FIVE WAYS TO GET ON THE RADIO
Here are five basic methods of fitting your group into the programming at
1) Spot messages
2) Feature stories
5) And becoming a reporter.
Here are details on each method.
Spot messages are short public-service announcements that most stations are
required to carry as part of their license agreement. Getting a spot is not
difficult; you must simply fulfill the program manager’s criteria for the types of
charitable organizations the station is willing to sponsor.
If you are approved, some radio stations will write the public information spot
for you. You need supply only the grist, the basics about your cause and your
organization, and perhaps some flesh -and-blood examples of how you’ve
But don’t count on getting such assistance. In the majority of cases, the staff is
too busy to do this work for you. And even at stations where they’re prepared
to help, supplying them with copy that requires minimal alteration makes it
more likely your spot will eventually get made and aired.
If you need to write your own spots, here are basic tips for making your spot
1. First, remember that spots are typically only a minute long, so the message
must be conveyed in a tightly wrapped form, with the accent on getting the
listener’s attention from the very outset.
2. Spot messages can be informational, telling listeners about the problem
your organization seeks to alleviate and how you go about doing it. In this
case, you need to accent the human dimension of things: a story about
someone you’ve helped, or an individual volunteer’s experiences, for instance.
Alternatively, a spot message can be motivational, urging listeners to get
involved and help give the problem a cure. These kinds of spots demand a tone
of enthusiasm and challenge. They’re pitched directly at the listeners,
summoning them to respond personally.
The appeal should be frank, candid, direct, yet upbeat, not an exercise in guilt-
tripping. “You have what it takes to help a child in need,” is a good example of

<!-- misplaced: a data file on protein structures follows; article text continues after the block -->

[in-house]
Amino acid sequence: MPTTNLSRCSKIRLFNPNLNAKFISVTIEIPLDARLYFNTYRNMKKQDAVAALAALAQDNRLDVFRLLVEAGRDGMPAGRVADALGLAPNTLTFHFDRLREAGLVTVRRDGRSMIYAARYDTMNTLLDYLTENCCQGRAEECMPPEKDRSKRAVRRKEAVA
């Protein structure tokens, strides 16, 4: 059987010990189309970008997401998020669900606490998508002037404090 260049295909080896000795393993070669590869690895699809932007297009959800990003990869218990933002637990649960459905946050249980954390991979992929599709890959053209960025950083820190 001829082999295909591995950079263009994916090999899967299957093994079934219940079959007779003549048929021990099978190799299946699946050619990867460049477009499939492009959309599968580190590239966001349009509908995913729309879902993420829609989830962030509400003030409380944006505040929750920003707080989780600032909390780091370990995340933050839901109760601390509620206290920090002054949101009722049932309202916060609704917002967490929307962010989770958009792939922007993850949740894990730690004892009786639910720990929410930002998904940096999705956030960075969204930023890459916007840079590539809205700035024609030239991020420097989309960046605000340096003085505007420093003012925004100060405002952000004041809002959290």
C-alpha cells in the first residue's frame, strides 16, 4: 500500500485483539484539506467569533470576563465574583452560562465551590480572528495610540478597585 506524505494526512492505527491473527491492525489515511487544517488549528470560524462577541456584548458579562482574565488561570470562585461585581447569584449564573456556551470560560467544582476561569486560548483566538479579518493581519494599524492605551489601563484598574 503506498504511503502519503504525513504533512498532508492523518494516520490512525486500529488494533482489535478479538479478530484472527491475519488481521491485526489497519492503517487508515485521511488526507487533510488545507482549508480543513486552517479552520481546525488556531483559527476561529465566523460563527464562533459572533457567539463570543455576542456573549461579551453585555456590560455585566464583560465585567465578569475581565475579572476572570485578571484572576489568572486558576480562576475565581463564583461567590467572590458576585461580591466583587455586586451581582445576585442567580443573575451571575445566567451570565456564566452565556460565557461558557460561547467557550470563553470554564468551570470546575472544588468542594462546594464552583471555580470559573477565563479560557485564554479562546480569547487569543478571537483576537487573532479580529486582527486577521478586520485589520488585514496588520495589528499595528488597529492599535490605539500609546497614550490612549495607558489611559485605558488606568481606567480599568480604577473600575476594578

a positive way to appeal to someone’s best instincts.
In contrast, a downbeat tone, intended to shame people into helping your
cause, doesn’t conform well with the radio medium: People are listening for
enjoyment and entertainment, and a public information spot that hits a
discordant tone is likely to cause irritation- a switch of the radio dial.
3. No matter what station the promotional spot will run on, keep the language
conversational. Don’t write in long, run-on sentences. Use short, active
phrasing. (“We want to hit a home run against hunger,” for instance. Not: “The
societal disorders evidenced by homelessness should give us all pause for
4. Write with directness to take advantage of the immediacy of radio. Speak to
listeners as if they were your friends. Be personal and friendly, projecting a
relationship between your organization and your listeners with liberal use of
words like “you” and “yours.”
5. Avoid jargon, slang, acronyms, or unfamiliar words that might cause people
to scratch their heads instead of focusing on the important things you have to
6. If the radio station runs your spot, be sure to write a note of thanks. “Station
personnel are like everyone else,” says Pete Weitzner of Century Cable. “They
like to feel appreciated, and organizations that show appreciation are more
likely to be helped by people at the station again in the future.”
Feature pieces are another form of programming that can provide you an
opening to a station. Your feature piece could be an interview or a report on an
event you are sponsoring in your community. Feature pieces are usually more
analytical and in-depth than spots or news stories.
If you identify a local radio station that does occasional features, call to find
the names of the producers who oversee them. Write to these people about
your project, and the social problem you are covering. Give solid examples of
people being assisted by your efforts. Say that you would be happy to help the
station with your experience and expertise should they be interested in doing a
feature dealing with your issue.
As with newspapers, I also recommend following up your letter with a phone
call, telling the producer you “just wanted to make sure” the letter arrived, and
you’d be happy to answer any questions he or she might have.
Again, as with follow-ups for standard press releases, it’s useful to have
additional noteworthy facts to offer when you make phone contact, to spark
Feature stories are most interesting when they include real people. If there’s
someone whose life has been turned around by your charitable organization,
that’s the kind of story people like to hear-and radio can convey it effectively.
So make sure the producer knows if there is such a potential story about your
A charity can be proactive in its approach to radio news, attempting to
generate news stories about itself with press releases. Those releases should
be geared to the style of radio news writing, which gets the basic point of the
story across in the first sentence or two, adds some descriptive imagery, and
ends fairly quickly.